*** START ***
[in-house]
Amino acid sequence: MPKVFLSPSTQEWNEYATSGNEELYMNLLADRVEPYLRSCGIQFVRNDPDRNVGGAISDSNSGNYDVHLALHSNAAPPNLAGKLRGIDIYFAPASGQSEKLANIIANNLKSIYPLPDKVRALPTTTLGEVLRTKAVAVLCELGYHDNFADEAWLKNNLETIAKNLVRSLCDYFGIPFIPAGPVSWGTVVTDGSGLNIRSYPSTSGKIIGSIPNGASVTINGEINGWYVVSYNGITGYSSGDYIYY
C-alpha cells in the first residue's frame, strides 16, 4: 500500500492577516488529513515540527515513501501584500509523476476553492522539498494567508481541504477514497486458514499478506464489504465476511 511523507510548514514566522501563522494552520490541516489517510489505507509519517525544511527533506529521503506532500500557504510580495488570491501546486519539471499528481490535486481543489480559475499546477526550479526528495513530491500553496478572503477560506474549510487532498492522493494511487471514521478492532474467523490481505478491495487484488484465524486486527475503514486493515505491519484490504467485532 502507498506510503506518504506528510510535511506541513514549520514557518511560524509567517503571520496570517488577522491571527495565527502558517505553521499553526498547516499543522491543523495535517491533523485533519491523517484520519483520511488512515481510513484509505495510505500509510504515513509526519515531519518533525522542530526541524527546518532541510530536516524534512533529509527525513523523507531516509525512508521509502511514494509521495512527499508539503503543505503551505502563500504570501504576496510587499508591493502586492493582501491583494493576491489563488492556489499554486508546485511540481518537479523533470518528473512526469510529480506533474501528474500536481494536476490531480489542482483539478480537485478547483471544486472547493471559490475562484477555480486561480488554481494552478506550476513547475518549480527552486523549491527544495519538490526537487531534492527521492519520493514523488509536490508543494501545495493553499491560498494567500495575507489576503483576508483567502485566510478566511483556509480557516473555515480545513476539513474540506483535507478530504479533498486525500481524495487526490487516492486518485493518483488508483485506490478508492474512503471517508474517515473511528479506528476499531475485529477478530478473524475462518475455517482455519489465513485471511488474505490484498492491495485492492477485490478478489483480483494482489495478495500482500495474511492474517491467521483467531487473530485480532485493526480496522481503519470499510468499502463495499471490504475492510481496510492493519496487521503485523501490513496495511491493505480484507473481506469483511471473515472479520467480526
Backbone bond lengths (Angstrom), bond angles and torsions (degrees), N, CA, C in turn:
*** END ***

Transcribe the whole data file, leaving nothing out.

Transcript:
[in-house]
Amino acid sequence: MPKVFLSPSTQEWNEYATSGNEELYMNLLADRVEPYLRSCGIQFVRNDPDRNVGGAISDSNSGNYDVHLALHSNAAPPNLAGKLRGIDIYFAPASGQSEKLANIIANNLKSIYPLPDKVRALPTTTLGEVLRTKAVAVLCELGYHDNFADEAWLKNNLETIAKNLVRSLCDYFGIPFIPAGPVSWGTVVTDGSGLNIRSYPSTSGKIIGSIPNGASVTINGEINGWYVVSYNGITGYSSGDYIYY
C-alpha cells in the first residue's frame, strides 16, 4: 500500500492577516488529513515540527515513501501584500509523476476553492522539498494567508481541504477514497486458514499478506464489504465476511 511523507510548514514566522501563522494552520490541516489517510489505507509519517525544511527533506529521503506532500500557504510580495488570491501546486519539471499528481490535486481543489480559475499546477526550479526528495513530491500553496478572503477560506474549510487532498492522493494511487471514521478492532474467523490481505478491495487484488484465524486486527475503514486493515505491519484490504467485532 502507498506510503506518504506528510510535511506541513514549520514557518511560524509567517503571520496570517488577522491571527495565527502558517505553521499553526498547516499543522491543523495535517491533523485533519491523517484520519483520511488512515481510513484509505495510505500509510504515513509526519515531519518533525522542530526541524527546518532541510530536516524534512533529509527525513523523507531516509525512508521509502511514494509521495512527499508539503503543505503551505502563500504570501504576496510587499508591493502586492493582501491583494493576491489563488492556489499554486508546485511540481518537479523533470518528473512526469510529480506533474501528474500536481494536476490531480489542482483539478480537485478547483471544486472547493471559490475562484477555480486561480488554481494552478506550476513547475518549480527552486523549491527544495519538490526537487531534492527521492519520493514523488509536490508543494501545495493553499491560498494567500495575507489576503483576508483567502485566510478566511483556509480557516473555515480545513476539513474540506483535507478530504479533498486525500481524495487526490487516492486518485493518483488508483485506490478508492474512503471517508474517515473511528479506528476499531475485529477478530478473524475462518475455517482455519489465513485471511488474505490484498492491495485492492477485490478478489483480483494482489495478495500482500495474511492474517491467521483467531487473530485480532485493526480496522481503519470499510468499502463495499471490504475492510481496510492493519496487521503485523501490513496495511491493505480484507473481506469483511471473515472479520467480526
Backbone bond lengths (Angstrom), bond angles and torsions (degrees), N, CA, C in turn: